Optimizing Assessment for All: Piloting the assessment of collaboration skills in Cambodia, Mongolia, and Nepal
Optimizing Assessment for All is developing assessments of 21st century skills for classroom use. In a recent pilot of assessment of collaboration, critical thinking and problem solving, the classroom experiences clearly identified challenges that confront teachers and students as they move toward open-ended, adaptive, and exploratory approaches to teaching and assessment.
Administering tasks in the classroom to assess collaboration can be challenging for those of us accustomed to standardised test conditions. After all, collaboration requires communication, and as we know, assessment of student achievement in the past has focussed on the individual - with the requirement that students do not communicate with each other during testing. Therefore, assessment of collaboration requires a major change in thinking, not only for teachers but for those who design assessment tasks.
In the Optimizing Assessment for All (OAA) initiative, based both in Asia with the collaboration of NEQMAP and in Africa through the hosting of TALENT, collaboration is one of the highly valued competencies that participating countries are assessing.
Assessment of collaboration requires that the test designer and test administrator focus on fairness or equal opportunity, in just the same way as test design has done in the past. However, what "fairness" looks like for collaboration is very different from fairness in individual testing. In the latter, each student is assured fairness by virtue of standardised test conditions, with each student being given the same test instructions, having the same physical resources to complete the test, same amount of time, and so on. Assuring fairness for each student in a collaborative group is not so easy. How is it possible to ensure that one student does not dominate, or lead, the others? How is it possible to ensure that each student is given the opportunity to demonstrate and develop their skills within the complexity of a dynamic group process? These are just two of the challenges faced by test designers and classroom teachers.
In the OAA initiative, over 1,000 students recently completed collaborative problem solving tasks as part of the pilot of the assessments developed by three national teams from Cambodia, Mongolia and Nepal. It is one thing to have 1,000 students sit at their desks and complete individual test papers; it is quite another to have these students working in groups of 3 or 4 to complete assessment tasks that can take up to a full lesson duration. We are all familiar with the situation described by Photograph 1, where test monitors observe students to ensure that they are on-task and not cheating! What is the role of the test monitor for a situation described by Photograph 2, where communication is an essential component of the activity? How can we ensure not only equal opportunity for students within a group, but equal opportunity for all groups undertaking the task in sometimes limited physical space?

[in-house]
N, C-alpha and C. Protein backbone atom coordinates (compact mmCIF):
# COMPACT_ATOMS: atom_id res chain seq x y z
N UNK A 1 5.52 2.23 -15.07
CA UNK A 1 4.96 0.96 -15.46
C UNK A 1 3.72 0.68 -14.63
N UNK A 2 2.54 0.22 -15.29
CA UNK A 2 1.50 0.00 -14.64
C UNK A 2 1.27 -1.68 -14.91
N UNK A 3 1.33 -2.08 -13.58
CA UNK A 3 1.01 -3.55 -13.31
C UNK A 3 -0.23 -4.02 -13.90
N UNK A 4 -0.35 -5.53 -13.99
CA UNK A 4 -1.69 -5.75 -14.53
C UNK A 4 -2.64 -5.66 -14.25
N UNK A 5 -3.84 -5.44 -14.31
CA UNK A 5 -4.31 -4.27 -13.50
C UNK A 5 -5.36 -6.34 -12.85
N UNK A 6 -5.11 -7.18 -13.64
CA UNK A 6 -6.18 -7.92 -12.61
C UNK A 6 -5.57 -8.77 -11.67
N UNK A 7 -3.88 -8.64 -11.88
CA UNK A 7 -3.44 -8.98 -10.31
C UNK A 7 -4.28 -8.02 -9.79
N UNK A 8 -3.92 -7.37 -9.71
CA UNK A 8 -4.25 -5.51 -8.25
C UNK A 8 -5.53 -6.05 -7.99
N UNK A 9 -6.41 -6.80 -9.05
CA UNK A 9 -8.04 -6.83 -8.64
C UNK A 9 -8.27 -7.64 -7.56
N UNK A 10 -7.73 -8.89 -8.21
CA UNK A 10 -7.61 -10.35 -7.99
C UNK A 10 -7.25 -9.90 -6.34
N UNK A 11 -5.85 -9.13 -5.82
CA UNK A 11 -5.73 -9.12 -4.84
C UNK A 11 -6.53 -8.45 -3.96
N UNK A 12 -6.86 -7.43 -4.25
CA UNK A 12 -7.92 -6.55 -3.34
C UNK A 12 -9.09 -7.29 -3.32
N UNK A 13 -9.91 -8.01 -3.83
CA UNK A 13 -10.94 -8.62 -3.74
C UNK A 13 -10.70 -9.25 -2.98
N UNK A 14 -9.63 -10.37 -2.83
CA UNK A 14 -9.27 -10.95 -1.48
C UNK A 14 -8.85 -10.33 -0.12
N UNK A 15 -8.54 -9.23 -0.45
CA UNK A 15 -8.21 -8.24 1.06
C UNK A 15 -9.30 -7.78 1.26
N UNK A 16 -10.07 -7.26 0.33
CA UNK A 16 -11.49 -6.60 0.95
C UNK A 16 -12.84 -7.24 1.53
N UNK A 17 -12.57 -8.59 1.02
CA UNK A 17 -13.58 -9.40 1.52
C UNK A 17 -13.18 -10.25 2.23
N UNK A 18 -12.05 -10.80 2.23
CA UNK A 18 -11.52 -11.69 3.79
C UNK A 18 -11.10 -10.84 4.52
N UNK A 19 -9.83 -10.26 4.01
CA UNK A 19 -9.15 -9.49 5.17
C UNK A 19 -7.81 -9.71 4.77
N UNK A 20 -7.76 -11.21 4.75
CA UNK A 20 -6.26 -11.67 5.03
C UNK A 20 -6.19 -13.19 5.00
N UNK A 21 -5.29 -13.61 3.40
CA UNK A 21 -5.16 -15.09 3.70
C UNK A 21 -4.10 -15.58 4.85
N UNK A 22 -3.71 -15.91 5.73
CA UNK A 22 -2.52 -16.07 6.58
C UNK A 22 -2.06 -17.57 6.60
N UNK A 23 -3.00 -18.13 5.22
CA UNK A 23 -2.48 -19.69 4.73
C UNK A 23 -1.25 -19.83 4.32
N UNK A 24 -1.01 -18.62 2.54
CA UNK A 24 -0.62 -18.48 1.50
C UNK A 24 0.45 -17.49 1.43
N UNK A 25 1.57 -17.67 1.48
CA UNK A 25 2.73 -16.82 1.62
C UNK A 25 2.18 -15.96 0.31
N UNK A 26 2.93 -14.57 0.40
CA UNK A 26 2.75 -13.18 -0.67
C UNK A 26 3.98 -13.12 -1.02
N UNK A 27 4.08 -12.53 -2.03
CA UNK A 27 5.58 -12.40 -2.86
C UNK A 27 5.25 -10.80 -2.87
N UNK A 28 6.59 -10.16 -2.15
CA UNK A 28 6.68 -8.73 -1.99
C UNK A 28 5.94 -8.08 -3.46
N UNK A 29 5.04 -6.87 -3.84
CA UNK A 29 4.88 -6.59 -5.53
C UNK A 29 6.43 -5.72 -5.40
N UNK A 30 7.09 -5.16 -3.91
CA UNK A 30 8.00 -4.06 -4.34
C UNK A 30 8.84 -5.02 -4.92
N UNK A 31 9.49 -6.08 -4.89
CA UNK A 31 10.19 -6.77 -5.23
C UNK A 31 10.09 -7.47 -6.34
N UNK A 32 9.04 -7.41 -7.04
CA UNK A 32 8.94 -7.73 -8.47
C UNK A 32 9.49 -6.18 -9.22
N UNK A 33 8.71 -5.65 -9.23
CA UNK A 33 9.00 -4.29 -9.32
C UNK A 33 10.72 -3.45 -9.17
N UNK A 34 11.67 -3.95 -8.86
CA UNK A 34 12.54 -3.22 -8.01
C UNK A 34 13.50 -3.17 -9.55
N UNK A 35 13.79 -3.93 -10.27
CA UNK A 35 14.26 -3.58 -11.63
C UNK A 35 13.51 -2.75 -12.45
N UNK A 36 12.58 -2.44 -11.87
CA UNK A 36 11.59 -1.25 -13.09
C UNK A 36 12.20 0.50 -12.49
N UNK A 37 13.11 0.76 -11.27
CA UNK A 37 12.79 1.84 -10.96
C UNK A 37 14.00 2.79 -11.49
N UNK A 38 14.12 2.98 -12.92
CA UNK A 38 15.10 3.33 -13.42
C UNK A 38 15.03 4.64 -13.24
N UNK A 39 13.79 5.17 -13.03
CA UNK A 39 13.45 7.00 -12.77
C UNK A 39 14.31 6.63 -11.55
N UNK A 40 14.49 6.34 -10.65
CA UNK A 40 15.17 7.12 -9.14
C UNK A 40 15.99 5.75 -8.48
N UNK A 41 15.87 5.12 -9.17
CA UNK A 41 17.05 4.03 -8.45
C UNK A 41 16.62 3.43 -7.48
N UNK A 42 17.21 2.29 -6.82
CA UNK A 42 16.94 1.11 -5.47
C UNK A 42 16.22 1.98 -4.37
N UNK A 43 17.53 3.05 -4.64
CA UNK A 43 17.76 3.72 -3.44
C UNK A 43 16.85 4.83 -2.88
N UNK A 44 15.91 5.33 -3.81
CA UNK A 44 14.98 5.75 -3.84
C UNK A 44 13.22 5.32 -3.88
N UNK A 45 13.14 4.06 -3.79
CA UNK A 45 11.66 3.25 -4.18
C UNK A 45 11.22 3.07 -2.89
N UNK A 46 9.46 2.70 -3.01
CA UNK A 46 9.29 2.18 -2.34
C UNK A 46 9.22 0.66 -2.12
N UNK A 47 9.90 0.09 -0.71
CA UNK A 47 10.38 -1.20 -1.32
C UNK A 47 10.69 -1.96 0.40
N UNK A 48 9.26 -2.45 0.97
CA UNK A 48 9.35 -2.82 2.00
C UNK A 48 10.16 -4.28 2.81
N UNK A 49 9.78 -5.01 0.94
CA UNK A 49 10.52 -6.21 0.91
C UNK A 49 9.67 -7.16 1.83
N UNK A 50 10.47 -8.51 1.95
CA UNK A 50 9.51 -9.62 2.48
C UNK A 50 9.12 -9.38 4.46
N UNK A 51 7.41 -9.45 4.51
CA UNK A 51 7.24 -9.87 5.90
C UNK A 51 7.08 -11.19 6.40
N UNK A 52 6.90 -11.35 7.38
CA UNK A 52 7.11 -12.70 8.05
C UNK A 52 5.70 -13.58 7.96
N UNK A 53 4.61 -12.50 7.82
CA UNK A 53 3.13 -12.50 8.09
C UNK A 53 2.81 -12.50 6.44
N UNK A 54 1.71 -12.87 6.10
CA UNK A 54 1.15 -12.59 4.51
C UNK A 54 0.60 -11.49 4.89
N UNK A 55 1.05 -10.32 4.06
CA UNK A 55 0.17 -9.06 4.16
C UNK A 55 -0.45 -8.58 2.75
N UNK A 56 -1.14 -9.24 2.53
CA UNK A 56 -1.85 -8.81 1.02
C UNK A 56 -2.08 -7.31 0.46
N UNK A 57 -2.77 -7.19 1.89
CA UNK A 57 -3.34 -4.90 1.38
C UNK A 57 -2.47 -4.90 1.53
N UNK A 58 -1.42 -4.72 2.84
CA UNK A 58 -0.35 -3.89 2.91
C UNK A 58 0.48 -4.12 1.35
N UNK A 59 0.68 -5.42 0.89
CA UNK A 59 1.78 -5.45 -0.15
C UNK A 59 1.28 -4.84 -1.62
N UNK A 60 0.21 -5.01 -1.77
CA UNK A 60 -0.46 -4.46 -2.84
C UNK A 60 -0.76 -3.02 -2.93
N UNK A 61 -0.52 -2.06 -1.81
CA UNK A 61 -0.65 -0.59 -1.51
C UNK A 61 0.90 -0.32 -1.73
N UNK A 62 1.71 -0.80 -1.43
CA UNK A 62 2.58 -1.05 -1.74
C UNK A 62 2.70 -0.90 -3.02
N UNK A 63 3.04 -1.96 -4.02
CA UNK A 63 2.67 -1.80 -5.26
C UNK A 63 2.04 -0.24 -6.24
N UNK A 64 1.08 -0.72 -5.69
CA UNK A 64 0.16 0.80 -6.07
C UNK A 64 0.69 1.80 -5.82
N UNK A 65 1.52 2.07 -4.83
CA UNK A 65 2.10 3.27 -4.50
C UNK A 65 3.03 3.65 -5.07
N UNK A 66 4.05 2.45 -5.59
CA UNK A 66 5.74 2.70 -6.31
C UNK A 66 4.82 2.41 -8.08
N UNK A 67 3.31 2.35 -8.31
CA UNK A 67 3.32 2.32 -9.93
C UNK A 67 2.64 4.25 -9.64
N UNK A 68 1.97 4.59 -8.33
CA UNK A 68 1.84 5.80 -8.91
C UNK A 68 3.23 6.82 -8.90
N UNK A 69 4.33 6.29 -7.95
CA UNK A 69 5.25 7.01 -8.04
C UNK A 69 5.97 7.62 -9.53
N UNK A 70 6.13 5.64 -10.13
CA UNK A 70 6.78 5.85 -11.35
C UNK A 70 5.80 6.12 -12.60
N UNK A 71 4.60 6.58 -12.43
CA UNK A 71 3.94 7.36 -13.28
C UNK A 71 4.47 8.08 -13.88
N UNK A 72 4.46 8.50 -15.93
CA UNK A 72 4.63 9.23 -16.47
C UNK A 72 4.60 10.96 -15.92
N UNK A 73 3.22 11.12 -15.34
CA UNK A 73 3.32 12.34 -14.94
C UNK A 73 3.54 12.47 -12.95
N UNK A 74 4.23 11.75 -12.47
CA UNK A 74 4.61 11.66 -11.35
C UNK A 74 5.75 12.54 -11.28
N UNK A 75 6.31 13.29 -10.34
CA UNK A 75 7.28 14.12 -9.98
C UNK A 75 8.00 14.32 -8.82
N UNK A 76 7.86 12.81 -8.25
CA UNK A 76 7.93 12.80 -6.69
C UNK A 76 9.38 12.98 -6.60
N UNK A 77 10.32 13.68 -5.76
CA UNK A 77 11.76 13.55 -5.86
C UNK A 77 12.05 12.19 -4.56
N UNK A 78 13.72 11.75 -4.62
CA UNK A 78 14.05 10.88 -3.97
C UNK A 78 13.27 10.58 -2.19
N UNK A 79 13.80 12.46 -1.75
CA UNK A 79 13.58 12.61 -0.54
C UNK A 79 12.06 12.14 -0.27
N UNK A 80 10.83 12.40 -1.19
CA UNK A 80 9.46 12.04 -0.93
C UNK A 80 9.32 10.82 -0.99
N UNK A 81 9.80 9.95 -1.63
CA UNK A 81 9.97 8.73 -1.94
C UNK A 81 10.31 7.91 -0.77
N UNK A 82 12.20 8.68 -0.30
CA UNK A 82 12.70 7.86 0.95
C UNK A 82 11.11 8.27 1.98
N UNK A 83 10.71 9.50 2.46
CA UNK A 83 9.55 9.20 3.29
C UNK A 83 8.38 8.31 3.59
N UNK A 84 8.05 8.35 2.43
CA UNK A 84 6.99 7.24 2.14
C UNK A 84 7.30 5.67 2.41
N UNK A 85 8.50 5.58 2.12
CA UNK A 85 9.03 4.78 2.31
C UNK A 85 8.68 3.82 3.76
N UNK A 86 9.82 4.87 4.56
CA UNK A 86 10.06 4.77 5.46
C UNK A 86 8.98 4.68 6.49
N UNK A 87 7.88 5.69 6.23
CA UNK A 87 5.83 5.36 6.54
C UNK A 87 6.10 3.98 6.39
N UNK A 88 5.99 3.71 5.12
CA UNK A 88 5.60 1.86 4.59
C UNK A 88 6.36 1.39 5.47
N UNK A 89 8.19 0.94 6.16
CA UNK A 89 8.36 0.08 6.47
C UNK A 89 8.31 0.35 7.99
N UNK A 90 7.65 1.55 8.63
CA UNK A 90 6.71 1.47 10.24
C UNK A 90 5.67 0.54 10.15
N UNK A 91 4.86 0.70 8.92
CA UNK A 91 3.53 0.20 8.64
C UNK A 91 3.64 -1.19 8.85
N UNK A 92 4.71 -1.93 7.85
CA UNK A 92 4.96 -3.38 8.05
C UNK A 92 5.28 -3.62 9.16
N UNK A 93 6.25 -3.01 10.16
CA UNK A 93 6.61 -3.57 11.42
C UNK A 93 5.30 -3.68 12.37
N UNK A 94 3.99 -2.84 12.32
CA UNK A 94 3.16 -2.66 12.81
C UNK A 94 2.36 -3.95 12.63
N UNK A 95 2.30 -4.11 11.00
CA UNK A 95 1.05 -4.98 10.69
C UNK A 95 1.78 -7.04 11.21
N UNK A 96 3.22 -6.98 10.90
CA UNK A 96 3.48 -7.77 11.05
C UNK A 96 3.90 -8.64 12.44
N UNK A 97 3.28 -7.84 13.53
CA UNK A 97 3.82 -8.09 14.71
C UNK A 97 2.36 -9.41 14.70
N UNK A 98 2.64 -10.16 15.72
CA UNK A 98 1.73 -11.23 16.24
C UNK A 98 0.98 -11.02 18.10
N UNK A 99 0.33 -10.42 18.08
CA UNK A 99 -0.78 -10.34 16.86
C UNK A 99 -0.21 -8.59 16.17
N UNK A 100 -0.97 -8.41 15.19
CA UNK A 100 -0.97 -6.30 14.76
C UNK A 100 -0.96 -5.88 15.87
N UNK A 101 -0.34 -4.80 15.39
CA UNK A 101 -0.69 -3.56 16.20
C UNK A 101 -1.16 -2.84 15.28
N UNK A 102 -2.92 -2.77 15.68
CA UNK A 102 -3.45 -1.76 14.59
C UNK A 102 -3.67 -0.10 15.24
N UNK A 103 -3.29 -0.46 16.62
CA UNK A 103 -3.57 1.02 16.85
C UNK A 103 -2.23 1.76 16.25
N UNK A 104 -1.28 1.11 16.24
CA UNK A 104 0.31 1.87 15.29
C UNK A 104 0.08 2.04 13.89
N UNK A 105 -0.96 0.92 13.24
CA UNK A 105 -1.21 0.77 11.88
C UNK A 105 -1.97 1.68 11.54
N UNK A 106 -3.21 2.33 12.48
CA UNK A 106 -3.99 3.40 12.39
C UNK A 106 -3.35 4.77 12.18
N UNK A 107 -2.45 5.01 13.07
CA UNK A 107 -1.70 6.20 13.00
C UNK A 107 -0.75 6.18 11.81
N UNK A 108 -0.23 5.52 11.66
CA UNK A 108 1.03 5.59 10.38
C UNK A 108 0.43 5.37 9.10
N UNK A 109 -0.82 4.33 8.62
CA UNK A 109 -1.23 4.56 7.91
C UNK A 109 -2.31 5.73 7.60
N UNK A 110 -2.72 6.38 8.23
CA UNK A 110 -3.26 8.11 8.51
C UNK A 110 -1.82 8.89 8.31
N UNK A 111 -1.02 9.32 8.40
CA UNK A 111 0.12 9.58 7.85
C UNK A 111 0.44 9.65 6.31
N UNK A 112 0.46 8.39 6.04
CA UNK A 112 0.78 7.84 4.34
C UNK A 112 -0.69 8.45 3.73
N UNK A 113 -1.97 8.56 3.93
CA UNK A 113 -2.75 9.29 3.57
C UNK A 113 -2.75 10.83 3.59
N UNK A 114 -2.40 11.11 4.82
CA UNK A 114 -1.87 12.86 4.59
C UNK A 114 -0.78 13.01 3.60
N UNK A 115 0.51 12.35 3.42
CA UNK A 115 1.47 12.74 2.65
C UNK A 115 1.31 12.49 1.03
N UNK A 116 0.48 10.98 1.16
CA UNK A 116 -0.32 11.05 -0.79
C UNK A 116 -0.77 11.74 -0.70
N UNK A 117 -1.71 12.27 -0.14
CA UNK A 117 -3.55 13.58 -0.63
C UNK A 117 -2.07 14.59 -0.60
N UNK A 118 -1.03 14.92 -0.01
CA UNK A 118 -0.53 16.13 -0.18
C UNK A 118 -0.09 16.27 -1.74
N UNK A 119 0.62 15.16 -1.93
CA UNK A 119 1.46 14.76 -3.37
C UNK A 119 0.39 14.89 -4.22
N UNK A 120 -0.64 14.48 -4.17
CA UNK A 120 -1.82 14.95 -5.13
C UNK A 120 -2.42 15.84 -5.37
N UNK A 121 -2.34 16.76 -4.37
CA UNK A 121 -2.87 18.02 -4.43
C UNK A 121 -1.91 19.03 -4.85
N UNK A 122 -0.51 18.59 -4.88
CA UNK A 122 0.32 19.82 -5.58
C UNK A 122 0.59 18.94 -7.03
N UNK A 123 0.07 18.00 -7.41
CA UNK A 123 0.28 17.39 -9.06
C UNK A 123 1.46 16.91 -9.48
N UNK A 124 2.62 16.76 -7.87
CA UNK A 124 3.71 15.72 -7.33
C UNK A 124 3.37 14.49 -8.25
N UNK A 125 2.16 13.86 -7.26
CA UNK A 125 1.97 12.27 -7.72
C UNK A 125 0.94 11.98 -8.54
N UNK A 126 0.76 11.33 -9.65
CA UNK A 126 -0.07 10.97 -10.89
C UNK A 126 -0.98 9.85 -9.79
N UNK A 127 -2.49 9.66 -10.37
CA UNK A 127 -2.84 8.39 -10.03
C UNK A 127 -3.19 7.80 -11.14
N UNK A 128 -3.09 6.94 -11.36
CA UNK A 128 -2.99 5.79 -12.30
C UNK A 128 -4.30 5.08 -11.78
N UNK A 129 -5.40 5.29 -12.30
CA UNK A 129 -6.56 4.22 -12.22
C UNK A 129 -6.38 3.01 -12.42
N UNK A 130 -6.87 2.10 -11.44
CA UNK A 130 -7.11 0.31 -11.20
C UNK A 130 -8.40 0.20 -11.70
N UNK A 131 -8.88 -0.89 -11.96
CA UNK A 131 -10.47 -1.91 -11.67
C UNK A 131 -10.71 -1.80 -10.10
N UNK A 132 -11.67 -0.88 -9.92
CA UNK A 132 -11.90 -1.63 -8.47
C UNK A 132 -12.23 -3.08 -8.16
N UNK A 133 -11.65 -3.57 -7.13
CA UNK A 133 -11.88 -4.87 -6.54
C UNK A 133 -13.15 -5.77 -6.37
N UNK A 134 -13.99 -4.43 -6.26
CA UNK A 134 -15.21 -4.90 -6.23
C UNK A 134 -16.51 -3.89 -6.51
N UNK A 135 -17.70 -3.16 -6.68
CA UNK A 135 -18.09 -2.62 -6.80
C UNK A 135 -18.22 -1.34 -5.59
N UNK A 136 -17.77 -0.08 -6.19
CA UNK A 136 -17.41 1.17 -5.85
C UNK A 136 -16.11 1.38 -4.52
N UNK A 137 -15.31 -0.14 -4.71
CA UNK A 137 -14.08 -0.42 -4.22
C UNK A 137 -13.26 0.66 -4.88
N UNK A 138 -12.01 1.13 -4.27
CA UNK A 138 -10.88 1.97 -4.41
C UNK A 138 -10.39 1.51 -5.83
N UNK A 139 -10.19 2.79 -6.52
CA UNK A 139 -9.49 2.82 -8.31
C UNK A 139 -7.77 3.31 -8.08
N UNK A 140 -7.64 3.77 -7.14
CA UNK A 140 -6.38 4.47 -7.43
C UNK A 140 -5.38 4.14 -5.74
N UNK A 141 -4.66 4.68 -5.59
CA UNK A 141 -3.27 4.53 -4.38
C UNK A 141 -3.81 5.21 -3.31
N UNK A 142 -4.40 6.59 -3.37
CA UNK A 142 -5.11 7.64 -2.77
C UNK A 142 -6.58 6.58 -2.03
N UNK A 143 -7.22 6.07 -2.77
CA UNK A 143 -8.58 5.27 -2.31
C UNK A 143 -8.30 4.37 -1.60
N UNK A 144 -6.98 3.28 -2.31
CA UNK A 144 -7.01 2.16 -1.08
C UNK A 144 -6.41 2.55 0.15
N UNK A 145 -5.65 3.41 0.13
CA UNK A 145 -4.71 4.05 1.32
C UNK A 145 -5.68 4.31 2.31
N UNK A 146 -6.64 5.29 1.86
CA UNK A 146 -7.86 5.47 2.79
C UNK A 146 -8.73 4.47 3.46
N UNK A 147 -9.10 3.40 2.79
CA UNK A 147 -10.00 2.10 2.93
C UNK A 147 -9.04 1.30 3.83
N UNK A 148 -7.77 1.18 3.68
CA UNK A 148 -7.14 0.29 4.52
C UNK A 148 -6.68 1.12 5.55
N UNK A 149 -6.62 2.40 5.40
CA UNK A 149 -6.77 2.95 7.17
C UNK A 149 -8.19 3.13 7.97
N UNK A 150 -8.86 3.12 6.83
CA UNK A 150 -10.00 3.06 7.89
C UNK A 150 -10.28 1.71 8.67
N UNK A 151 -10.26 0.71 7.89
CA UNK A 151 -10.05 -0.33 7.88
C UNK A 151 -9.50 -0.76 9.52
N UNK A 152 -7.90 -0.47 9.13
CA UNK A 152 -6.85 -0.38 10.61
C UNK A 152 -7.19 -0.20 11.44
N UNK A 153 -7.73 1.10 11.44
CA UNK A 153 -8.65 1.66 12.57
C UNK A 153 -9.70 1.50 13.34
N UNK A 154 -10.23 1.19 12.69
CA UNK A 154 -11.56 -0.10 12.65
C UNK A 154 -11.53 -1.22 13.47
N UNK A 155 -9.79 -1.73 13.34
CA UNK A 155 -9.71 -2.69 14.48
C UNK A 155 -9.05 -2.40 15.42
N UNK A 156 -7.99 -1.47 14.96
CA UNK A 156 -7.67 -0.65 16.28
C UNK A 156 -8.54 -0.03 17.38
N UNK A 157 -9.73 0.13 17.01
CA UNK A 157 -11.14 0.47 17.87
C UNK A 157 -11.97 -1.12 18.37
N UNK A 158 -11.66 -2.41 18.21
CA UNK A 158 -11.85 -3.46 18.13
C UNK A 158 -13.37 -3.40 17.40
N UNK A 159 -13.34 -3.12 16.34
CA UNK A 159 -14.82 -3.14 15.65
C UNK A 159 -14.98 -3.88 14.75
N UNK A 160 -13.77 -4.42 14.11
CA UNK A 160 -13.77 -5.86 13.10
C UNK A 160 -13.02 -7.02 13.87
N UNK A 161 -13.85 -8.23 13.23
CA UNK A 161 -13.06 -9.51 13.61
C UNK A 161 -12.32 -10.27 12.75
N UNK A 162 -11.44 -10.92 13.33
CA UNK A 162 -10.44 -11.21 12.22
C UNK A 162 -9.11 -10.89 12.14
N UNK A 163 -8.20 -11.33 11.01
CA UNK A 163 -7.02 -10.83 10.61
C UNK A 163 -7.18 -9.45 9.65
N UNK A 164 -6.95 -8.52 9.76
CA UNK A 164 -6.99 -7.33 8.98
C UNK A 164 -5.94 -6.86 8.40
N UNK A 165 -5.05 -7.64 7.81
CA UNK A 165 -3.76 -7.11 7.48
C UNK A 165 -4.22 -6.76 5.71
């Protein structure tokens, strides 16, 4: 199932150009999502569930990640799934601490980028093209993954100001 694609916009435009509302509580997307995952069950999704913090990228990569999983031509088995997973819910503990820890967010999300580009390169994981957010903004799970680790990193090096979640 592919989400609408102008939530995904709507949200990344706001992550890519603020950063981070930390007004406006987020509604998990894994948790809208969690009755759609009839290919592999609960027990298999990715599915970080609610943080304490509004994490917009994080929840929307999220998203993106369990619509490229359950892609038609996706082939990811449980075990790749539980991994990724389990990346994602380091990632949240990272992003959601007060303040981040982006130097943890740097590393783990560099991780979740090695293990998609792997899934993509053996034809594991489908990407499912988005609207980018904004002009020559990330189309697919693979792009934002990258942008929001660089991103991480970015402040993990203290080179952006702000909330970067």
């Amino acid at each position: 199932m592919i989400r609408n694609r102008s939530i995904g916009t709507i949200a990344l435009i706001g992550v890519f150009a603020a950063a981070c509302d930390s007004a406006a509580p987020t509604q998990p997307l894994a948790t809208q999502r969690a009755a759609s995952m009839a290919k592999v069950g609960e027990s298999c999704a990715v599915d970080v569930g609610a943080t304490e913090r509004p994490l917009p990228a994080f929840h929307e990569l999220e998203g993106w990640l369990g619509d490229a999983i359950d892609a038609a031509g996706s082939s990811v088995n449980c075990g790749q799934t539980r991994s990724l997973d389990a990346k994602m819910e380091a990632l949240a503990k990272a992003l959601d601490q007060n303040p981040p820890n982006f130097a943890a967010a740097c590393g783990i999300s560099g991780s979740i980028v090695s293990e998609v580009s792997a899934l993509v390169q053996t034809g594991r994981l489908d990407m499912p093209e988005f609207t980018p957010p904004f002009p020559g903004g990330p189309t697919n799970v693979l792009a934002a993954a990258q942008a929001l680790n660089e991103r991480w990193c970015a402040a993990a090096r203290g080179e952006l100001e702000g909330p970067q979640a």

The answers to these questions have been well informed by the OAA pilot. Following development of tasks across mathematics, science and social science by the Cambodian, Mongolian and Nepali OAA teams, the tasks were administered to Grade 5-6 students. This provided a first-hand opportunity for teachers to observe how the targeted skills can be stimulated in real group situations, and to understand the profound implications of these types of assessment for their teaching practice. Seeing the complexity of the skills required led some teachers to query whether application of these skills might be beyond the capability of all but the "outstanding students".